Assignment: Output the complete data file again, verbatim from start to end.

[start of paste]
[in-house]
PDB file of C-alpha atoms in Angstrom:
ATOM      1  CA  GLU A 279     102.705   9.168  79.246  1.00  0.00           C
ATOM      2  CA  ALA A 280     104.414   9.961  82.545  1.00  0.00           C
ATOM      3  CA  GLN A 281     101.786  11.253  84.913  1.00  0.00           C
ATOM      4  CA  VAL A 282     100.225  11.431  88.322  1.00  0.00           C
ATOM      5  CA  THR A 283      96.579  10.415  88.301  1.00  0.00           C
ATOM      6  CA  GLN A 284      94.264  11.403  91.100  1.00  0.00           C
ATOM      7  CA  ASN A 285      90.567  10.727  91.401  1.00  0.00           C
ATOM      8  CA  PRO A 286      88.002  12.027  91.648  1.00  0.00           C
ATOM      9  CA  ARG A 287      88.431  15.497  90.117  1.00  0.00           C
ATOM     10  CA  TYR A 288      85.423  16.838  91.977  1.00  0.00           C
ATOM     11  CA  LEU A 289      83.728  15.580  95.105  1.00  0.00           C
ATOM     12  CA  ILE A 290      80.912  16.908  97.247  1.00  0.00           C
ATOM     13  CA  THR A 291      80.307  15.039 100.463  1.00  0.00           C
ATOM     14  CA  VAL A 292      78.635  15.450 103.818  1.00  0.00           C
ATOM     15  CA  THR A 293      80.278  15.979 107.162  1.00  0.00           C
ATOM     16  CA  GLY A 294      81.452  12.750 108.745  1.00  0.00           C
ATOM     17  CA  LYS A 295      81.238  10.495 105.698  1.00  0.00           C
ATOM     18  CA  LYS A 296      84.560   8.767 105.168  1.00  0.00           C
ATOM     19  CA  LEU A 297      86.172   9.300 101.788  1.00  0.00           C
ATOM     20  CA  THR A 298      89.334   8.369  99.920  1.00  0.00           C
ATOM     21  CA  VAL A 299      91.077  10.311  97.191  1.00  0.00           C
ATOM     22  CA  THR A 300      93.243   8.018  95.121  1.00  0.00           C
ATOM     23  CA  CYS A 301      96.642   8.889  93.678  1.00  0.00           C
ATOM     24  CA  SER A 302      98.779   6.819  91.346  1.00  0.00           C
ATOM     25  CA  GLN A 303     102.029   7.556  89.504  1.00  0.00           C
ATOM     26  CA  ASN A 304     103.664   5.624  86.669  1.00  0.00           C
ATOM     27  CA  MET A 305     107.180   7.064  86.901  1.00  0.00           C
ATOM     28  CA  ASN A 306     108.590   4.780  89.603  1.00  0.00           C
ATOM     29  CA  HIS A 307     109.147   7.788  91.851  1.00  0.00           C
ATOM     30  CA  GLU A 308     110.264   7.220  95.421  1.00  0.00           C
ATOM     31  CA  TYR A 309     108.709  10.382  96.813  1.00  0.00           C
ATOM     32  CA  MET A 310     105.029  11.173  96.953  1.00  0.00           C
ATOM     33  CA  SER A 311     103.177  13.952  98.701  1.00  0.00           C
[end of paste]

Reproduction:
[in-house]
PDB file of C-alpha atoms in Angstrom:
ATOM      1  CA  GLU A 279     102.705   9.168  79.246  1.00  0.00           C
ATOM      2  CA  ALA A 280     104.414   9.961  82.545  1.00  0.00           C
ATOM      3  CA  GLN A 281     101.786  11.253  84.913  1.00  0.00           C
ATOM      4  CA  VAL A 282     100.225  11.431  88.322  1.00  0.00           C
ATOM      5  CA  THR A 283      96.579  10.415  88.301  1.00  0.00           C
ATOM      6  CA  GLN A 284      94.264  11.403  91.100  1.00  0.00           C
ATOM      7  CA  ASN A 285      90.567  10.727  91.401  1.00  0.00           C
ATOM      8  CA  PRO A 286      88.002  12.027  91.648  1.00  0.00           C
ATOM      9  CA  ARG A 287      88.431  15.497  90.117  1.00  0.00           C
ATOM     10  CA  TYR A 288      85.423  16.838  91.977  1.00  0.00           C
ATOM     11  CA  LEU A 289      83.728  15.580  95.105  1.00  0.00           C
ATOM     12  CA  ILE A 290      80.912  16.908  97.247  1.00  0.00           C
ATOM     13  CA  THR A 291      80.307  15.039 100.463  1.00  0.00           C
ATOM     14  CA  VAL A 292      78.635  15.450 103.818  1.00  0.00           C
ATOM     15  CA  THR A 293      80.278  15.979 107.162  1.00  0.00           C
ATOM     16  CA  GLY A 294      81.452  12.750 108.745  1.00  0.00           C
ATOM     17  CA  LYS A 295      81.238  10.495 105.698  1.00  0.00           C
ATOM     18  CA  LYS A 296      84.560   8.767 105.168  1.00  0.00           C
ATOM     19  CA  LEU A 297      86.172   9.300 101.788  1.00  0.00           C
ATOM     20  CA  THR A 298      89.334   8.369  99.920  1.00  0.00           C
ATOM     21  CA  VAL A 299      91.077  10.311  97.191  1.00  0.00           C
ATOM     22  CA  THR A 300      93.243   8.018  95.121  1.00  0.00           C
ATOM     23  CA  CYS A 301      96.642   8.889  93.678  1.00  0.00           C
ATOM     24  CA  SER A 302      98.779   6.819  91.346  1.00  0.00           C
ATOM     25  CA  GLN A 303     102.029   7.556  89.504  1.00  0.00           C
ATOM     26  CA  ASN A 304     103.664   5.624  86.669  1.00  0.00           C
ATOM     27  CA  MET A 305     107.180   7.064  86.901  1.00  0.00           C
ATOM     28  CA  ASN A 306     108.590   4.780  89.603  1.00  0.00           C
ATOM     29  CA  HIS A 307     109.147   7.788  91.851  1.00  0.00           C
ATOM     30  CA  GLU A 308     110.264   7.220  95.421  1.00  0.00           C
ATOM     31  CA  TYR A 309     108.709  10.382  96.813  1.00  0.00           C
ATOM     32  CA  MET A 310     105.029  11.173  96.953  1.00  0.00           C
ATOM     33  CA  SER A 311     103.177  13.952  98.701  1.00  0.00           C